Monday, October 10, 2016



It’s an oral history of CAA and author Miller (as opposed to Arthur Miller) managed to speak to practically everyone involved, including Michael Ovitz and Ron Meyer (the two real spearheads of the agency).  Very impressive of Mr. Miller to track all these players down.   Especially in a town where no one takes anyone's calls. 

I found the book fascinating, but I also had the advantage of living through that period and knowing a lot of the profiled young turks personally. Not sure if the average “non-pro” (the Hollywood Reporter’s description of someone not in the entertainment industry. Osama Bin Laden was a “non-pro.”) would enjoy it as much. And it is 752 pages. (I bet no CAA agent has actually read the book. They’ve scanned the coverage.)

But maybe you would like it. It’s a Shakespearean tale of blind ambition, greed, betrayal, politics, business savvy, inflated ego, and gift baskets. It’s also a look back at an industry that has changed radically since those days when one high-powered agent could control all of Hollywood. Now it’s Marvel Comics.

My partner and I were with CAA for one year. It was not a pleasant experience although we do like many of the agents who work there. What became very clear to us, and the book confirmed countless times, was that the agency always placed their needs over yours. Your career was to best serve them. So if you wanted to get more into the feature world, but they saw you as a TV showrunner who would allow them to put together a rich package deal, that is where they steered you whether it was your preference or not.

And look, the truth about ALL agencies is that if you’re hot they love you and send you gifts and treat you like LeBron James. If you’re not hot, good luck getting one of them to call you back before Haley’s Comet next returns.

My favorite CAA story is this:

Remember when you were a kid in school you would hold a book open but have a comic book inside? The teacher thought you were reading OF MICE AND MEN when you were really reading Wonder Woman? I was on vacation in 1982 at the Kahala Hilton in Hawaii. Michael Eisner, then of Disney, was there with his family. Several CAA agents were staying at the Kahala as well.

One afternoon I went to the pool and three CAA agents were reading scripts; all with the standard red covers and CAA lettered in white. But inside their scripts they were reading books. God forbid a CAA agent would be caught reading actual literature! Better the world should think he’s using his precious time to read SMOKEY AND THE BANDIT 3.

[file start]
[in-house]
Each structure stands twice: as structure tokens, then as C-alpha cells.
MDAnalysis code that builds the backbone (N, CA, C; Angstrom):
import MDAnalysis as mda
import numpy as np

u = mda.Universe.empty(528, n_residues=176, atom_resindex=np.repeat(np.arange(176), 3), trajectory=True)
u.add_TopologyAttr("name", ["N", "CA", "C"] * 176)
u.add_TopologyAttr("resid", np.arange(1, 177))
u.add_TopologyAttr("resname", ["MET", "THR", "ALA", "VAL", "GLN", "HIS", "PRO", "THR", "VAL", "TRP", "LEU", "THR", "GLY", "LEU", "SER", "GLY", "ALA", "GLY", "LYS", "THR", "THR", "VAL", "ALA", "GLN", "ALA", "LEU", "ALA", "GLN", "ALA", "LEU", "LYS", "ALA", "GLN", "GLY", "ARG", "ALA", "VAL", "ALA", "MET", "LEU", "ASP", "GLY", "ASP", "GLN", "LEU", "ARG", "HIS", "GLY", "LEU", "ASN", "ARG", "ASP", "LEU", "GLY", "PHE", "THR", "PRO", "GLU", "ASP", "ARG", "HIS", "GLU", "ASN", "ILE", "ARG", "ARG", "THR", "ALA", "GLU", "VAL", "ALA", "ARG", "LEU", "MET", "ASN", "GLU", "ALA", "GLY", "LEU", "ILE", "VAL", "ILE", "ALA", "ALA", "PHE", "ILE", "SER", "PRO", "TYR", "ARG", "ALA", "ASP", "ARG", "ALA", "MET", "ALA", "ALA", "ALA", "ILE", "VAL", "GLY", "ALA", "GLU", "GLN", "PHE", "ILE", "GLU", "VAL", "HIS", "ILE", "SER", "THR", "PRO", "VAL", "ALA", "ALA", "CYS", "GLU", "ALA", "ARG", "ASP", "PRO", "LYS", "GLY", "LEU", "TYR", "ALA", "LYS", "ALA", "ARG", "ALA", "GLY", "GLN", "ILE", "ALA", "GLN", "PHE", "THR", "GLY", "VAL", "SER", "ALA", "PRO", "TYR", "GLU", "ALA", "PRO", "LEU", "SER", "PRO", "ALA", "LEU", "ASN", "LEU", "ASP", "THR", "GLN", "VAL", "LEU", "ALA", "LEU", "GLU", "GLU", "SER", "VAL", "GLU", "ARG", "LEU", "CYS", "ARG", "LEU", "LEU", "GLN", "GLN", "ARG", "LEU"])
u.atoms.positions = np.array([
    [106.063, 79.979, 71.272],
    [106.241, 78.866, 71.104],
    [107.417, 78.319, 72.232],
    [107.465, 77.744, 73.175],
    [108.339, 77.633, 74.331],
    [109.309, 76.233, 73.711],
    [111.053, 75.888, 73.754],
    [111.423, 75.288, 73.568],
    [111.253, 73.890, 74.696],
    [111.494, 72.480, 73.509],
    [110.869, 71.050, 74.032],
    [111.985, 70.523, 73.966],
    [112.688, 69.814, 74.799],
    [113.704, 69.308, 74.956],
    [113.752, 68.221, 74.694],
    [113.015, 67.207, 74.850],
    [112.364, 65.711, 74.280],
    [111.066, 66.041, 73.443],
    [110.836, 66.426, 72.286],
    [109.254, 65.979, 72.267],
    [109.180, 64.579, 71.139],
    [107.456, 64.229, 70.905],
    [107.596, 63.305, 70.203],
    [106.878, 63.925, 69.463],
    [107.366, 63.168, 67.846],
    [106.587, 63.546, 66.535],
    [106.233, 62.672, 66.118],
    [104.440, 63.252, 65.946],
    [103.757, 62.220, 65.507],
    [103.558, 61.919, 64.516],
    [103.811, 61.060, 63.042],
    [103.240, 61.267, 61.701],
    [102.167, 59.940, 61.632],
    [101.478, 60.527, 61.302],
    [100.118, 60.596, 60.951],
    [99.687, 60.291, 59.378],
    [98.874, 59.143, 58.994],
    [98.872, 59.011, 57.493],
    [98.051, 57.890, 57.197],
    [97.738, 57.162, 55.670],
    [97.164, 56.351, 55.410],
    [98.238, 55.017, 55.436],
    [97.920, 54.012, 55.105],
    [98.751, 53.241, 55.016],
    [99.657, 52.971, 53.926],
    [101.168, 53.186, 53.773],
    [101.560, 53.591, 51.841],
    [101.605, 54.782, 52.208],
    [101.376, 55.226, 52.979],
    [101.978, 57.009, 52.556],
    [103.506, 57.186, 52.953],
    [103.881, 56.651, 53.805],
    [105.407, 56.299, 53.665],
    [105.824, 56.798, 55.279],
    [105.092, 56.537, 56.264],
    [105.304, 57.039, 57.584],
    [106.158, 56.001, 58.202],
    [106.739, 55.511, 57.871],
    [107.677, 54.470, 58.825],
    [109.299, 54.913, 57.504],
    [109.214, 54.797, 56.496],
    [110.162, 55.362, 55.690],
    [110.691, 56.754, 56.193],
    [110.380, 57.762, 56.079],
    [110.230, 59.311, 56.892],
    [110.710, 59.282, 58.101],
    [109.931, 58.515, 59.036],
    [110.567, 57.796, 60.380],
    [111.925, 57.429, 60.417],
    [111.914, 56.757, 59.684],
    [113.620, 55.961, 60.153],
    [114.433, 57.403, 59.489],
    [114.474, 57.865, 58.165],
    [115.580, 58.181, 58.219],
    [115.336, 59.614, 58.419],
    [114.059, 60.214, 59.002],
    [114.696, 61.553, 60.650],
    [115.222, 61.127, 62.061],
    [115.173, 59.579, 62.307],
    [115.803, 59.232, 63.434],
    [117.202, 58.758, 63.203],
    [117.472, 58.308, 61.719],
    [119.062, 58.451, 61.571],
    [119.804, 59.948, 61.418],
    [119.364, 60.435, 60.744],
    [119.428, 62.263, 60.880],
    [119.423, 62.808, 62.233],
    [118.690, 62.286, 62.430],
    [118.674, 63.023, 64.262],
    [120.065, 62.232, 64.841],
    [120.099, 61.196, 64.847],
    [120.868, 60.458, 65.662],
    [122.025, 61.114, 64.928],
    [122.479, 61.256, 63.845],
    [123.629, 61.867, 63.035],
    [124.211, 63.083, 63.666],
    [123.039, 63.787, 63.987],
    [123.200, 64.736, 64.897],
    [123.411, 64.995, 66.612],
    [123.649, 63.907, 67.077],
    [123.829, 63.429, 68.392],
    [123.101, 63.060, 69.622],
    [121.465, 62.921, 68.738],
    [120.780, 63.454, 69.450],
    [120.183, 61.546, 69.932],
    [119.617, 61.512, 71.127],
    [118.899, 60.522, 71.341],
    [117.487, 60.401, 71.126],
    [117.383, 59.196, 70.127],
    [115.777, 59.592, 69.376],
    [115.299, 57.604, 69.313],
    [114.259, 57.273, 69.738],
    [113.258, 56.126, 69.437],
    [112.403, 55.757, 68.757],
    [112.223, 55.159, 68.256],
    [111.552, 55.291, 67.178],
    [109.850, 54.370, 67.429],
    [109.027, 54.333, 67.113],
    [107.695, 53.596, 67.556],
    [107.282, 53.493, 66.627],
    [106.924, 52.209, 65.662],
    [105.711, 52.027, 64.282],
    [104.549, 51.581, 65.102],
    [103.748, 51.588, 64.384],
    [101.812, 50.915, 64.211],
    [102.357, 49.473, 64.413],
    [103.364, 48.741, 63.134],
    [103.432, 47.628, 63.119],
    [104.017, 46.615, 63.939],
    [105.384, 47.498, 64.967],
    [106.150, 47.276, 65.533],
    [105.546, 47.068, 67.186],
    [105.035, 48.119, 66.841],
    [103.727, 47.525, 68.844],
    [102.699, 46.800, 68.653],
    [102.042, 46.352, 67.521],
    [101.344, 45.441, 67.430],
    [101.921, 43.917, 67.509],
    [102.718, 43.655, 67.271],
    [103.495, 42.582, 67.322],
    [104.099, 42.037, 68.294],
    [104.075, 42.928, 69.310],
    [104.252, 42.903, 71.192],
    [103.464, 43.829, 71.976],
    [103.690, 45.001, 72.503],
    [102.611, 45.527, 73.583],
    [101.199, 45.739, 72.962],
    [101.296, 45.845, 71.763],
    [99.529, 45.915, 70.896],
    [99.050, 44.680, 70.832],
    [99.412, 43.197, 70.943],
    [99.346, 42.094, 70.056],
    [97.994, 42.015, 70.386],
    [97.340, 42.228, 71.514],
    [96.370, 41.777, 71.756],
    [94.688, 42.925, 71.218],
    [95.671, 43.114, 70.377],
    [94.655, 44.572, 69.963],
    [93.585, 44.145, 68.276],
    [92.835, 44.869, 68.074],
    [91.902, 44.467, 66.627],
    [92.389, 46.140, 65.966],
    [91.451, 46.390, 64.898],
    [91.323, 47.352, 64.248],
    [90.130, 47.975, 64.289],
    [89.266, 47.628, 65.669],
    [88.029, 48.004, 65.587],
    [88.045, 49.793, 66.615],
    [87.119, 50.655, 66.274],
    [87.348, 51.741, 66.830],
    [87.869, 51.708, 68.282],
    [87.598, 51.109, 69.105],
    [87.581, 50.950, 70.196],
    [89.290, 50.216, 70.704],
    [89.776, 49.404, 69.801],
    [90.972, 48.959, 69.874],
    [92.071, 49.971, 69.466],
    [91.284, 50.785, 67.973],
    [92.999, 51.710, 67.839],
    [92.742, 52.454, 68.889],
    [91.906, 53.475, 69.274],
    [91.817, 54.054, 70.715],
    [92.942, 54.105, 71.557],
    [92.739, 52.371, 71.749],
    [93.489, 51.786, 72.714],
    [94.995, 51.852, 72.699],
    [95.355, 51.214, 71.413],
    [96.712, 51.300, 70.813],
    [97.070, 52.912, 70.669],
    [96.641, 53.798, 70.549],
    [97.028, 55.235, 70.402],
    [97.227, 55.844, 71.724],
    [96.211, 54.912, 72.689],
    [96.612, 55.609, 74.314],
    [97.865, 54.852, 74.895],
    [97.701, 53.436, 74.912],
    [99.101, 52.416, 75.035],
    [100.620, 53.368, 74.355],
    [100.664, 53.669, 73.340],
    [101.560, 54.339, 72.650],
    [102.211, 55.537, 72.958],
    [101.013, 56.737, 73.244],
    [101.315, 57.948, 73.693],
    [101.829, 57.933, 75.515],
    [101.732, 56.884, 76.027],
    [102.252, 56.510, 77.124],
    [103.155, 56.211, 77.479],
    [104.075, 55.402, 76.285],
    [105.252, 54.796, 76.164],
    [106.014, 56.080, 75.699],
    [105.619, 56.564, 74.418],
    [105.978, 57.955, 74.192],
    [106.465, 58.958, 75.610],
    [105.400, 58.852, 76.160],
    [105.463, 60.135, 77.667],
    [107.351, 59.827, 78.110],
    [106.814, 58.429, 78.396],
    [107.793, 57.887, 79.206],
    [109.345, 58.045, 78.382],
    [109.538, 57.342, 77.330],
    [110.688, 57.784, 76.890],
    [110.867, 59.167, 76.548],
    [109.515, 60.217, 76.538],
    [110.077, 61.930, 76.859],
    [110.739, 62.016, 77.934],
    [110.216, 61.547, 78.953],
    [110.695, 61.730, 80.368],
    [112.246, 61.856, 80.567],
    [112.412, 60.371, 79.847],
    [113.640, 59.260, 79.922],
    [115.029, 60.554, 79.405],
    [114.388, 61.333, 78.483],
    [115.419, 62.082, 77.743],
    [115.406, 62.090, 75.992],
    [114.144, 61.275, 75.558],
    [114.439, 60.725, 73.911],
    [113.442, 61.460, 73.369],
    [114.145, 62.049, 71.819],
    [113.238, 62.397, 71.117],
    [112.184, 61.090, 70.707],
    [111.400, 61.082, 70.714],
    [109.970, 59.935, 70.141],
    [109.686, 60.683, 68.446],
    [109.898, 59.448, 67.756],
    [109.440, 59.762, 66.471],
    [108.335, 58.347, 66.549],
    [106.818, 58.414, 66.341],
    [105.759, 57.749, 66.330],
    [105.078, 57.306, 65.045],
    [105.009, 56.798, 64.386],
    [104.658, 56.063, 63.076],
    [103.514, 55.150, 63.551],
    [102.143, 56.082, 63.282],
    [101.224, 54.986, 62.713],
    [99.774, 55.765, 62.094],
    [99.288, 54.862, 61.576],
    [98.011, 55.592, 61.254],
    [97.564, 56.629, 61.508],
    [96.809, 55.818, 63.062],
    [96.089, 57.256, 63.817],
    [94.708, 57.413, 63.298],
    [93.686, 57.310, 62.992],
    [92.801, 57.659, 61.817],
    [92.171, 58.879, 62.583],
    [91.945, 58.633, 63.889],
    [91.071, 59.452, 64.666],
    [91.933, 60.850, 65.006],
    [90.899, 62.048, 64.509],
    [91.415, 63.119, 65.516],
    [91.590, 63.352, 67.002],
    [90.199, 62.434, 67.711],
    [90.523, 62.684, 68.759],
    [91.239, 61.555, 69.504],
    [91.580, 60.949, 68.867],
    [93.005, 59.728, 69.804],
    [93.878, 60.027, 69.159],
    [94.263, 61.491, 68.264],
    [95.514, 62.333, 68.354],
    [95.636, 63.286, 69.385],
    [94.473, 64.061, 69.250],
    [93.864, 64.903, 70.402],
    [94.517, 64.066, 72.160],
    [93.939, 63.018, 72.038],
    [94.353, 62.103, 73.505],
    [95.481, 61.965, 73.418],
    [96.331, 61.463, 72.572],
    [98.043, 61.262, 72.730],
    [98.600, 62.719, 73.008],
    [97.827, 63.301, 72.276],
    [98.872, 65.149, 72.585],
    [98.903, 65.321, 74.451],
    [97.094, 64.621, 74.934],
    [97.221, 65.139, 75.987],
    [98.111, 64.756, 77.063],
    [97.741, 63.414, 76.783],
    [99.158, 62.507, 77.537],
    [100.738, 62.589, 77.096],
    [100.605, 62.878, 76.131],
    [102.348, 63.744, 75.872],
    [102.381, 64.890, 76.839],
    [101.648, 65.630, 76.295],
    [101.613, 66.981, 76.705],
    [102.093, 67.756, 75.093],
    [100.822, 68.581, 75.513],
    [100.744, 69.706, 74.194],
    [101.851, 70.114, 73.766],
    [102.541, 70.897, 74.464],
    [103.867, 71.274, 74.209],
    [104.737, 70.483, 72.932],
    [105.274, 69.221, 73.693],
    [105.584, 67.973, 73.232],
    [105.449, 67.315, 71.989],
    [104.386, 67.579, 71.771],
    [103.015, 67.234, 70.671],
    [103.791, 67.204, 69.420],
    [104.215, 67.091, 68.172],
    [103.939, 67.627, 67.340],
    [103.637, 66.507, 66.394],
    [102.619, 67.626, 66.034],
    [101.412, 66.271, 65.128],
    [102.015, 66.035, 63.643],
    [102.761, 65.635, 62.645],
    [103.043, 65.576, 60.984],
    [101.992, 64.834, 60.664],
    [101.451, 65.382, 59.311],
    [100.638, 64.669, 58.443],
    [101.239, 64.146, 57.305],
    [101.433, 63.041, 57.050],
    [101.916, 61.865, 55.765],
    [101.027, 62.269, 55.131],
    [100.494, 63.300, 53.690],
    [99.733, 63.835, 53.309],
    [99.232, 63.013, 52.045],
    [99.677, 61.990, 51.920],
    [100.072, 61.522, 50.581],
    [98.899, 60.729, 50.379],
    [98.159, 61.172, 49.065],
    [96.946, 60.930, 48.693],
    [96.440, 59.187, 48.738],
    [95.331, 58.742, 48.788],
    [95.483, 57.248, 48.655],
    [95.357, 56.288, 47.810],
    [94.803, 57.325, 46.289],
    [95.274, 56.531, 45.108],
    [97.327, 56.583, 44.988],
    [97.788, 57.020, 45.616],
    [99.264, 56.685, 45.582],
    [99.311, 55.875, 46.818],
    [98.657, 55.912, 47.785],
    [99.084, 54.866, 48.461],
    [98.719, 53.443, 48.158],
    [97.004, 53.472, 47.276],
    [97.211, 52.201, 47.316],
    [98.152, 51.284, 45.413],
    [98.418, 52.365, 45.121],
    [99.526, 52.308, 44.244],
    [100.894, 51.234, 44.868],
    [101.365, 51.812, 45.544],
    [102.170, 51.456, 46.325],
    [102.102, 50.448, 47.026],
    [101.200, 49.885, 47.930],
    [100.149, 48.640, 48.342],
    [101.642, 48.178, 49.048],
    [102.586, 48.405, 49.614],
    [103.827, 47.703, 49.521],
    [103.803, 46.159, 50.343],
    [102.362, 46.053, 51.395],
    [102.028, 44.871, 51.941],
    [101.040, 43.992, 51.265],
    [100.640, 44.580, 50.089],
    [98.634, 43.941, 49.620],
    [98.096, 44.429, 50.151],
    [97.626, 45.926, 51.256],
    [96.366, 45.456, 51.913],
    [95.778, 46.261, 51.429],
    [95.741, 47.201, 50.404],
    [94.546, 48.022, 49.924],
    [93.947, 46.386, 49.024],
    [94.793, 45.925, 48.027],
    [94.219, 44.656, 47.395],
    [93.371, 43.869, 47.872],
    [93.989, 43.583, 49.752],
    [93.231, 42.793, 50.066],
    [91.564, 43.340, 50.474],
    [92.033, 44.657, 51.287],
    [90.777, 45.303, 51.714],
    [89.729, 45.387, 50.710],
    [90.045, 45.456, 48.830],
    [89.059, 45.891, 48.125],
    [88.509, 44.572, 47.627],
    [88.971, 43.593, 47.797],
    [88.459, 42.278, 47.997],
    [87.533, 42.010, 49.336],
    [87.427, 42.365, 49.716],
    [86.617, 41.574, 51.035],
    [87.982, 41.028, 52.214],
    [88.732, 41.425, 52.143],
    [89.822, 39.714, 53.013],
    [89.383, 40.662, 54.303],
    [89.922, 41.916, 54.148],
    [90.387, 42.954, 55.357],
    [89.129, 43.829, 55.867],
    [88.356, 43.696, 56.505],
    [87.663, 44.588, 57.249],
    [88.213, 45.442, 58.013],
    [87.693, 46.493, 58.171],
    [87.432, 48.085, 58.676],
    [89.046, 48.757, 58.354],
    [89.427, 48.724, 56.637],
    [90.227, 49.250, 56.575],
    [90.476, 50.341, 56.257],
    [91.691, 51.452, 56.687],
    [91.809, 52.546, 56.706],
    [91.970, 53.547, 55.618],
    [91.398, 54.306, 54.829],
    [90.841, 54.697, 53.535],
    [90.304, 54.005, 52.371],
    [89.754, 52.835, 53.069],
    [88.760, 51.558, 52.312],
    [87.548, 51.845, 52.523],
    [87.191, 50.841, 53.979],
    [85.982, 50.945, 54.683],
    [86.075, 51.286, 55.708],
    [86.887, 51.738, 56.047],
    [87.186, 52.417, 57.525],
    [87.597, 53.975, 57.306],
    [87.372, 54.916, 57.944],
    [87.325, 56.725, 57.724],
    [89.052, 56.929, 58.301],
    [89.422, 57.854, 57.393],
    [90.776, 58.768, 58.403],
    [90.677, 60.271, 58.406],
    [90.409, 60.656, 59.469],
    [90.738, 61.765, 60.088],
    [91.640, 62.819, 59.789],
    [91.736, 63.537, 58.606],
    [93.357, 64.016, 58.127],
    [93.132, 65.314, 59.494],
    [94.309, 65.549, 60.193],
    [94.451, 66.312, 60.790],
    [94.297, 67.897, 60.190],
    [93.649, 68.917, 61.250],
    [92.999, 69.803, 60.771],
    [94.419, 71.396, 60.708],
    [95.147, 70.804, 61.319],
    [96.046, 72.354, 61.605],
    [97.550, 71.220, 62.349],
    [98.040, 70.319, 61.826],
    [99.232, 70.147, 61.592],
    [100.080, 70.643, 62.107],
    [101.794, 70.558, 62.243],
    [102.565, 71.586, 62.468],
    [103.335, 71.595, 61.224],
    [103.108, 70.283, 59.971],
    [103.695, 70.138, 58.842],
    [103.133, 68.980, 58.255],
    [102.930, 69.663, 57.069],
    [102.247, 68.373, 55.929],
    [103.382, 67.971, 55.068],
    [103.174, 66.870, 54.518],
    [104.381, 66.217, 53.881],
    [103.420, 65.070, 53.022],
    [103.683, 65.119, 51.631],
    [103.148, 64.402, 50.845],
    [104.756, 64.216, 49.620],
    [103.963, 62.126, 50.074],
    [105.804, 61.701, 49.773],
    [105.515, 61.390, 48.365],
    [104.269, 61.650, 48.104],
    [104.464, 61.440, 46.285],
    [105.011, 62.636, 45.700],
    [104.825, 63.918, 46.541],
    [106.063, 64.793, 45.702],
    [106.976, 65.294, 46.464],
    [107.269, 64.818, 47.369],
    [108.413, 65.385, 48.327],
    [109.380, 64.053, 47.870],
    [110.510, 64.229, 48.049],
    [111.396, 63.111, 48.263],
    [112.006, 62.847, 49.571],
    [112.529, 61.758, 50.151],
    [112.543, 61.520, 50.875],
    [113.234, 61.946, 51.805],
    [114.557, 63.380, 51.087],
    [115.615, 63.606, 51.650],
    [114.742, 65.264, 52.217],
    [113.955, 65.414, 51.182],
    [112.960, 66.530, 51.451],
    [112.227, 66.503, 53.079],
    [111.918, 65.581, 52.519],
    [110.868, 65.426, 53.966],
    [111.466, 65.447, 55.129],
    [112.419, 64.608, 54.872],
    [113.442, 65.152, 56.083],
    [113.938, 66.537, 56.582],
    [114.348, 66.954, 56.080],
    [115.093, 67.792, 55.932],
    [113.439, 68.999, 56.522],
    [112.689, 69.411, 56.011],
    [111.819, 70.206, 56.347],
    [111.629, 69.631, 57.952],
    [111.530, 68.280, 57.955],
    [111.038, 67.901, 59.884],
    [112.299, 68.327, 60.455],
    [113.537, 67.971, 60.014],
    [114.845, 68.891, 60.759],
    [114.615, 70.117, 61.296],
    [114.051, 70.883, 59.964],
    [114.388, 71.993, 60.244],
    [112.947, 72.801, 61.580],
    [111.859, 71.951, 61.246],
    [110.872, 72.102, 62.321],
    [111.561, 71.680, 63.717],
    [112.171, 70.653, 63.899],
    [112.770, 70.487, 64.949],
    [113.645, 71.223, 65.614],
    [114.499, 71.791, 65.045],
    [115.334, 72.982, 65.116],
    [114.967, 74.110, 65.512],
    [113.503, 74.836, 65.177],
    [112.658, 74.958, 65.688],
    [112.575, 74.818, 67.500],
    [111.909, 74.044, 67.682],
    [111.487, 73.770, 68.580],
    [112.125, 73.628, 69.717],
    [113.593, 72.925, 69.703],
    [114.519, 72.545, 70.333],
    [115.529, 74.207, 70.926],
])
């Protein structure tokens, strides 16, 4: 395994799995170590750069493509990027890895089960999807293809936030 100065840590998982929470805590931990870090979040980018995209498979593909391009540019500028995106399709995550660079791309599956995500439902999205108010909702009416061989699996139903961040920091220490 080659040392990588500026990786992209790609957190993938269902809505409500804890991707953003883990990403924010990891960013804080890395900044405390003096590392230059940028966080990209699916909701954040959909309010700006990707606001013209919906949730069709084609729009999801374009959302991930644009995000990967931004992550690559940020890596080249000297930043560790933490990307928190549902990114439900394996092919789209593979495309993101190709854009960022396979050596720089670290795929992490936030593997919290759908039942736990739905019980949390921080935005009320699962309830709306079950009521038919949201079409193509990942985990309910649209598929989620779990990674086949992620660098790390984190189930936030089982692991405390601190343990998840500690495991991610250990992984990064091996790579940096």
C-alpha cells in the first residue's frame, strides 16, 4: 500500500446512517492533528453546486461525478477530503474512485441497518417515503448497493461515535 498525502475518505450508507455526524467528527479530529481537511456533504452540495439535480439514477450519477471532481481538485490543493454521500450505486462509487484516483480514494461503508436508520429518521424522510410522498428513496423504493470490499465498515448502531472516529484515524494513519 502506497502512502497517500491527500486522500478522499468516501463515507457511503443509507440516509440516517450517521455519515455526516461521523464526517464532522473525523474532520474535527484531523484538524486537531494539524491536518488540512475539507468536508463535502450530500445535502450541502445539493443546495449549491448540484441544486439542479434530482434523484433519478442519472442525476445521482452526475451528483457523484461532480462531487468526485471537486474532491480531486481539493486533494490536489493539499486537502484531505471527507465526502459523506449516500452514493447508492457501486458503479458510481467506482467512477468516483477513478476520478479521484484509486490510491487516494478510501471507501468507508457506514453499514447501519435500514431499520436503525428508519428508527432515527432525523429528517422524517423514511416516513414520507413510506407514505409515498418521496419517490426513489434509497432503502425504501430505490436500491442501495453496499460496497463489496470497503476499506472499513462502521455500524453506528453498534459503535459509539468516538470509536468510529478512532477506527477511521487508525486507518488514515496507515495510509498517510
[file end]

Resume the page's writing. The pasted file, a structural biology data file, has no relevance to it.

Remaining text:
So you can read 752 pages, but that one story pretty much tells you all you need to know about CAA.


Eduardo Jencarelli said...

Ken, have you seen WESTWORLD yet? Saw the first two episodes, and so far I'm impressed by how much they were able to differentiate themselves from the 1973 movie. Looking forward to reading your take on the show, if you have one.

Wendy M. Grossman said...

A friend of mine, about 10 years older than you are, says in *his* school days he had a textbook on the outside for the teachers, a comic book inside for the other kids, and hidden inside *that* was the sf novel he was actually reading.


Stephen Marks said...

I'll read it, thanks for the review. I'm guessing this book isn't kind to Mike, it's his "Ovitzuary", he's dead to us now. 800 pages holy shit, so let me understand this Ken, you post on this blog every day, write and produce a play (Going, Going Gone now playing at the Hudson Guild Theater thru to Nov. 6, great reviews) and read a book longer than War & Peace. I gotta get my shit together man.

Happy Thanksgiving to all you Canadians who come here and, get this folks, the Toronto Blue Jays are only 216 outs away from winning the World Series. Jim Rome is burning.

Anonymous said...

752 pages?
What is this War and Peace? The Rise and Fall of the Third Reich? (well, in a manner of speaking, maybe)
Wheres the editor, man?
(BTW- noticed a lot of acclaimed books these days are at least 150 pages longer than they should be, with duplicated passages and long tangential digressions. What are book editors getting paid for?)

Loosehead said...

Were the agents at the Kahala Hilton there on business, or vacation? I wonder if they each thought one of the others was checking up on them, so they were "working" by the pool by reading scripts. I've known people in my business (absolutely NOT entertainment) who have felt sufficient pressure to pretend, or sometimes not pretend, to work on holiday. Very sad, but its a greasy pole that won't climb itself.

Anonymous said...

I thought it was common knowledge that OBL was represented by CAA's parent COMPANY, starting with his role in Operation Cyclone in 1979 and continuing through the Bush 43 administration. His AGENCY even got him big interviews with CNN, ABC, and Time Magazine in the late 1990s.

BA said...

I remember the hidden book gag from a Mad Magazine article (early 60s?) where the offending student was razzed for reading a real book inside his Playboy. Then, a SIMPSONS joke that had Martin Prince doing the same. I can't imagine how it will endure into this century, what with our e-book phones and funny ways.

Paul Duca said...

Nothing new about that...I read an article about MCA in FORTUNE from the 1950's--they noted how agents would prefer to set up a TV deal via their Revue Productions for their client, even if other offers would be better for that person.

Peter said...